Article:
THE stretch of the River Devon to the south of Alva is remote and not easily accessible, but as I found on a visit last week, its quiet banksides are a haven for wildlife.

I followed a track down by the edge of Glenochil village and a short while later reached the river, which in this part of the Wee County is languid and slow flowing.

The alders on the bankside here dripped with dangly catkins that swayed gently in the breeze.

Alders are very much steeped in folklore, and according to ancient belief, the tree was feared because its wood takes on a blood-orange hue when cut, as if bleeding.

A flash of green caught my eye in one of the alders – a party of feeding siskins. They are such live-wires, always on the move and bounding from branch to branch in an undulating flight.

The day was unusually warm for the time of year, and there was much birdsong in the air, including the repetitive ‘teacher, teacher’ call of a great tit.

In a nearby wood a song thrush was also in full flow, with each musical phrase repeated twice, before going onto the next.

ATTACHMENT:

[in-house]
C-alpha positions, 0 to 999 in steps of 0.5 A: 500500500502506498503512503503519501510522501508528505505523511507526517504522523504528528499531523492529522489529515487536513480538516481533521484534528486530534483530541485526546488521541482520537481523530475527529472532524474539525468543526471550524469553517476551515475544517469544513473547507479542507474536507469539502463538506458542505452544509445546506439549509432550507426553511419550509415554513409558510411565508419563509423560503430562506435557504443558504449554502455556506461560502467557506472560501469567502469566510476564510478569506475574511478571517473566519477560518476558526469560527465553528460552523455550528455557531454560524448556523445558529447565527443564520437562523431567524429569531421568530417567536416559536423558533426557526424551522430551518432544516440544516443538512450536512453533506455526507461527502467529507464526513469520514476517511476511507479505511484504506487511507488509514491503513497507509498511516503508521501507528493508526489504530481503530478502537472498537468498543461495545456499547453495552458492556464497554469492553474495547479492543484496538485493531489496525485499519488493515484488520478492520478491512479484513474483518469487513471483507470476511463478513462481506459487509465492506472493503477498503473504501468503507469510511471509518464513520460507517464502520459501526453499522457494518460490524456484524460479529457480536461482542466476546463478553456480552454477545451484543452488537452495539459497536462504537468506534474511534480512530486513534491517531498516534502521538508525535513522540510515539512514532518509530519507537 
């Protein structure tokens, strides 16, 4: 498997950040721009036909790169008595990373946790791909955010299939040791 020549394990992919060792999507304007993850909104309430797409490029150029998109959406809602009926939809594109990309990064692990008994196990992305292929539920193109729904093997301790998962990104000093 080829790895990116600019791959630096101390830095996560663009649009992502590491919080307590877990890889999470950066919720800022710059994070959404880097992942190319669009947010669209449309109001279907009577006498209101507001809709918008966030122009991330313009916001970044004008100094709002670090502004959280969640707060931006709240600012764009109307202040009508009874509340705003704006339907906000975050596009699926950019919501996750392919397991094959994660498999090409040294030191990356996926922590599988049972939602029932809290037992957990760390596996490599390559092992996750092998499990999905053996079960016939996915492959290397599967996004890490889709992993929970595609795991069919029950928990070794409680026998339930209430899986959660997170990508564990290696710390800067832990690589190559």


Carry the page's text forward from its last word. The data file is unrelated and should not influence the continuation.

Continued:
This was remarked upon by Robert Browning in his poem ‘Home Thoughts from Abroad’.

That's the wise thrush; he sings each song twice over, Lest you should think he never could recapture The first fine careless rapture!

On the river bobbed a small group of mallards, working their way through exposed roots on the bankside as they meticulously scoured the shallows for food.

Then, a flash of electric blue streaked up the river on whirring wings followed by a piercing cry.

It was a kingfisher, and the perfect way to round-off a most interesting foray to this unfrequented part of the River Devon.